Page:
The first section of my portfolio contains my work on the Virginia-Maryland College of Veterinary Medicine’s web site. Due to the nature of my work at the vet college, my web development skills advanced significantly and rapidly during my time there. So much so, in fact, that all of my prior work pales in comparison. Consequently, I’ve set aside a smaller section at the end of my portfolio for earlier web development projects that may be of interest.

Virginia-Maryland College of Veterinary Medicine www.vetmed.vt.edu

Project Summary

In 2014, the Virginia-Maryland College of Veterinary Medicine’s site design was more than five years old and showing its age. Over the course of a year, our two-person web team rebuilt the site from the ground up. My role was to design the site and write the code. I’ve documented some of my favorite contributions here.

VA-MD Vet Med site at various sizes

Responsive Design

The site will display beautifully, whether it is viewed on a phone, tablet, or desktop browser.

(By the way, so will the site you’re reading right now!)

Semantic HTML5 Markup

The HTML markup throughout the site now partitions the content into meaningful blocks, perfect for manipulating with stylesheets or scripts.

On-Demand JavaScript Features

When you’re working without a content management system, like we were at the vet college, templates tend to be all-or-nothing affairs. That works fine for most pages, but what happens when you need a JavaScript feature like an accordion, slideshow, or sortable list and can’t insert a script tag into the header or footer?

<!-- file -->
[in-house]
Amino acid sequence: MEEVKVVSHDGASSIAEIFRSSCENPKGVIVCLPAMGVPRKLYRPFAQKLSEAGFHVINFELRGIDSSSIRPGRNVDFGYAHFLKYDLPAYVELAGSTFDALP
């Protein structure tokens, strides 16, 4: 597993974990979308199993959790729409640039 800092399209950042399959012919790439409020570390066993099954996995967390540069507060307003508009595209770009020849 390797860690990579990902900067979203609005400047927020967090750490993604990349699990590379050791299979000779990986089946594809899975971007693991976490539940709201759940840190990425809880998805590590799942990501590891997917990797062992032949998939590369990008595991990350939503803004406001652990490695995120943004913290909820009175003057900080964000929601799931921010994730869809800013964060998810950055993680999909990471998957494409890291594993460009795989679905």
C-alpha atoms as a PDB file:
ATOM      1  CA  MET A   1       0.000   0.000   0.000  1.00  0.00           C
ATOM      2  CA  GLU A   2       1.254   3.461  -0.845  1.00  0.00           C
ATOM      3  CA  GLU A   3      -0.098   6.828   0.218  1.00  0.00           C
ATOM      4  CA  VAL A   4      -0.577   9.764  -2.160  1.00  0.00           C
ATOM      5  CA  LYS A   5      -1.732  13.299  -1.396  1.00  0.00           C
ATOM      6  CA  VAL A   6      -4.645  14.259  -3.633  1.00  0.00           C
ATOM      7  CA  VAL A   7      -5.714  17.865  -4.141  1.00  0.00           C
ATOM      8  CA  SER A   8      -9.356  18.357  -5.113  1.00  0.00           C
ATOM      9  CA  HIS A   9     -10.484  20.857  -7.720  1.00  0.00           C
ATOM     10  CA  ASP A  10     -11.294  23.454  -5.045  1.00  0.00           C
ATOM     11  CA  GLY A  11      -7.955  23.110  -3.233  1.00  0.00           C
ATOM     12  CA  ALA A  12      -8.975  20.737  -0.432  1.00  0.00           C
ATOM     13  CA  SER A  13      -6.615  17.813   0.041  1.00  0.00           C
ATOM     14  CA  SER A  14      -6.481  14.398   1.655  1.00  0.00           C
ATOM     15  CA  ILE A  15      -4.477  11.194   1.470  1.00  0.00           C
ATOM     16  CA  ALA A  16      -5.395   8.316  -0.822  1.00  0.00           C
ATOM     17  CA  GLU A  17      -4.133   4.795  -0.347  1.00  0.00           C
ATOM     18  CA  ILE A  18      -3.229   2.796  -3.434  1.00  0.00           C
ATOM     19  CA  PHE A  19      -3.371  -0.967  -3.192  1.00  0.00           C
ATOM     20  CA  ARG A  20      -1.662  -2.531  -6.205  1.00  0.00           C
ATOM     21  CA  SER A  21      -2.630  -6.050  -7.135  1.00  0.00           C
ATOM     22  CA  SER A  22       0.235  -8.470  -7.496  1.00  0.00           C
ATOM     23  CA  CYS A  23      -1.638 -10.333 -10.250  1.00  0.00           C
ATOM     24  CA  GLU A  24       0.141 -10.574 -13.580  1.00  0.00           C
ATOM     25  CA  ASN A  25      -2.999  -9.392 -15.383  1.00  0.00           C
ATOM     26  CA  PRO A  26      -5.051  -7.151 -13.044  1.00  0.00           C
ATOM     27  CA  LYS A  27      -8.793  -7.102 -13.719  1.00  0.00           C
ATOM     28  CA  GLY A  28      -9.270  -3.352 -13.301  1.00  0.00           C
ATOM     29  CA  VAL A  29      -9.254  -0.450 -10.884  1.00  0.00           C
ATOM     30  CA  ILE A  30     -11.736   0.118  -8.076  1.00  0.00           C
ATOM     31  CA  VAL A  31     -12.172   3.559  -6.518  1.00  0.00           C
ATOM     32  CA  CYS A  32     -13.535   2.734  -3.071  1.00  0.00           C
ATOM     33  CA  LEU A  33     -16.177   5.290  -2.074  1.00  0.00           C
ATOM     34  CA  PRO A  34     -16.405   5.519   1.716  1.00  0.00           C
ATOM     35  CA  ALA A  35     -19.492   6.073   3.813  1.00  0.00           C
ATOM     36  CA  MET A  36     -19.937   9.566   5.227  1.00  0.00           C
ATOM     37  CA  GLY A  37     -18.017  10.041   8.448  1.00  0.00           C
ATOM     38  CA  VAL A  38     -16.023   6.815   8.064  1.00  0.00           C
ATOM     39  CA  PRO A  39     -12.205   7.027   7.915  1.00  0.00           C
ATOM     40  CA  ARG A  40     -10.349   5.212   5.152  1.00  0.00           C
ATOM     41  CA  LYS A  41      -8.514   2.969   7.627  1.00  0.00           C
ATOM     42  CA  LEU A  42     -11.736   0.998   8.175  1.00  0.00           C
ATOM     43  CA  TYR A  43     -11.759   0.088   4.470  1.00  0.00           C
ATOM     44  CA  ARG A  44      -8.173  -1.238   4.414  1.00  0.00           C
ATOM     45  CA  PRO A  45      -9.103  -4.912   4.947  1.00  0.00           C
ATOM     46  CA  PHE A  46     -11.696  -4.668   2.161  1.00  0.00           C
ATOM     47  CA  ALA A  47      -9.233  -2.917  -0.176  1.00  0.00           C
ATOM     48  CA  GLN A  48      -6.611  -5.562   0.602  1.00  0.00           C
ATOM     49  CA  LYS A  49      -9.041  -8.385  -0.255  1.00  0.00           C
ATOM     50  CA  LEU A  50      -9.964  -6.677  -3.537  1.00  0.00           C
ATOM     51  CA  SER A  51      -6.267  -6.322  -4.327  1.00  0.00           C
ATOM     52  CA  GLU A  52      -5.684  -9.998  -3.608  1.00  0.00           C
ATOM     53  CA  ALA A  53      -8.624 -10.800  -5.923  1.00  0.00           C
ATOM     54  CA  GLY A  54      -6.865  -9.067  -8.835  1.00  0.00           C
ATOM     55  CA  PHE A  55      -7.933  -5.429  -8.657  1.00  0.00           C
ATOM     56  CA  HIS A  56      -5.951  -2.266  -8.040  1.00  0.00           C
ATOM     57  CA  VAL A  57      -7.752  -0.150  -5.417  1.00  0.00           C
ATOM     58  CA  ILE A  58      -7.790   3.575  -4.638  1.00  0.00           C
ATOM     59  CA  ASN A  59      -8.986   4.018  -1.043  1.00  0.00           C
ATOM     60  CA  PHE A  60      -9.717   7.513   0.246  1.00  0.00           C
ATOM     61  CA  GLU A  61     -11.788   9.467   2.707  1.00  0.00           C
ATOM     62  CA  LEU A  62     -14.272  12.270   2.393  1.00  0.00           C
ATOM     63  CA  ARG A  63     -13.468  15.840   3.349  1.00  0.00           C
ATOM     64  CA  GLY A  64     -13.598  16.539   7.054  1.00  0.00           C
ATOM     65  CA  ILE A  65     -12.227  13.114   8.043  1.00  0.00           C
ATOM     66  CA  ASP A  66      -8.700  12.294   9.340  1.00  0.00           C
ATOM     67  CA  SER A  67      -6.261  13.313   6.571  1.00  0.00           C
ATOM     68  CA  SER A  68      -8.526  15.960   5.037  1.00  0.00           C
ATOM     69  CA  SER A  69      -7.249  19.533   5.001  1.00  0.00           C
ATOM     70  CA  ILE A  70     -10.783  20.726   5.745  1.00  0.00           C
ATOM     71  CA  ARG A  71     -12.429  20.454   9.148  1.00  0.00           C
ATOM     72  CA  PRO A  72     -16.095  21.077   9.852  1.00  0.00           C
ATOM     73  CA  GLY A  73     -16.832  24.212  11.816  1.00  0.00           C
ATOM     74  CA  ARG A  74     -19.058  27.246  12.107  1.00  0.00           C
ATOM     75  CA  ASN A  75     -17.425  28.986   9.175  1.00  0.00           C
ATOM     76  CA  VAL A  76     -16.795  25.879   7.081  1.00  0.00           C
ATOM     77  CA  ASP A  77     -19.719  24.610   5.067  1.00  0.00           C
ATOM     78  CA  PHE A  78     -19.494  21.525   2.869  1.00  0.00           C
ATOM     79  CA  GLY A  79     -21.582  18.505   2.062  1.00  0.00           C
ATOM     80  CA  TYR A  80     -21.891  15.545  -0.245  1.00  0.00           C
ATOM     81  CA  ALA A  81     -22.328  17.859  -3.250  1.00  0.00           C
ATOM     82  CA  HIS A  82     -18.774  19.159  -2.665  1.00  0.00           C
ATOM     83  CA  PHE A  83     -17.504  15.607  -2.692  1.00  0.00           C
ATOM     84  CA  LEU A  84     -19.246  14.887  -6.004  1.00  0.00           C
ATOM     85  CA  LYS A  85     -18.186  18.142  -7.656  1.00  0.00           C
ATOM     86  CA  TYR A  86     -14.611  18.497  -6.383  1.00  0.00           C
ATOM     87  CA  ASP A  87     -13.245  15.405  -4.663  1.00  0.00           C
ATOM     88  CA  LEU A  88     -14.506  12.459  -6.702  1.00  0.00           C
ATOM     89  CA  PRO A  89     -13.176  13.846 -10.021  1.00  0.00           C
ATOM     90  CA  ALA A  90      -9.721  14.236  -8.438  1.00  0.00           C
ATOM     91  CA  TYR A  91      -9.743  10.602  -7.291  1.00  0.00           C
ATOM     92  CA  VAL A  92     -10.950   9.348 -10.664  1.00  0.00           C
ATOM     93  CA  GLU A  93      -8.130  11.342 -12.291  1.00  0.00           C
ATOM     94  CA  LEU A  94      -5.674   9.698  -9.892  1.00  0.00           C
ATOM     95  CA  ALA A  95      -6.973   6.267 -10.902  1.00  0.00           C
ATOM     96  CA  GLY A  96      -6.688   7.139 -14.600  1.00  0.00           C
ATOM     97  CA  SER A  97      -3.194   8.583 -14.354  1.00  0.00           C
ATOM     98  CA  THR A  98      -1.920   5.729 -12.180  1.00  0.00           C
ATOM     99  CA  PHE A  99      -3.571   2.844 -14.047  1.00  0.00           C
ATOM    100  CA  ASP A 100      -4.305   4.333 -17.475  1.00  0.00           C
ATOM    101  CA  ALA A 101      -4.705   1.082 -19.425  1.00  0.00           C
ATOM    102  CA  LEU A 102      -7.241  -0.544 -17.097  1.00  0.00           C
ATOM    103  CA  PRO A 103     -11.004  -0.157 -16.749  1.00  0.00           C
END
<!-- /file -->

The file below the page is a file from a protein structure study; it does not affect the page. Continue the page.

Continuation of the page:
I worked around that problem by including scripts for those features right in the template code. Whe the page loads, it checks for the presence of specialized HTML attributes and initializes those scripts on demand as needed.

Older Work

Prior to my time at the Vet College, I was the lone web designer and developer at a short-lived advertising agency in Williamsport, Pennsylvania. The agency shut down shortly after I left, and all of the sites I created there have either been shut down or altered beyond recognition since then. I’ve preserved some record of them here in the form of screenshots and a brief description of my work for each site.

New Era Advertising

Project Summary

I was responsible for designing and building this advertising agency’s web site. In accordance with my employer’s specifications, it included a Flash-based carousel, fluid design, and a PHP-powered “Contact Us” form.

This site is no longer online, as New Era Advertising went out of business in 2012.

Muncy Industries

Project Summary

Muncy Industries, a machine parts company located in Pennsylvania, hired the firm I worked for to update their outdate web site. In addition to giving the site a fresh, new look, I converted their print catalog into a web-friendly HTML files. I even converted their old, Flash-based homepage slideshow into a more mobile-friendly JavaScript version.

This site is not linked because it has changed significantly since I last edited it.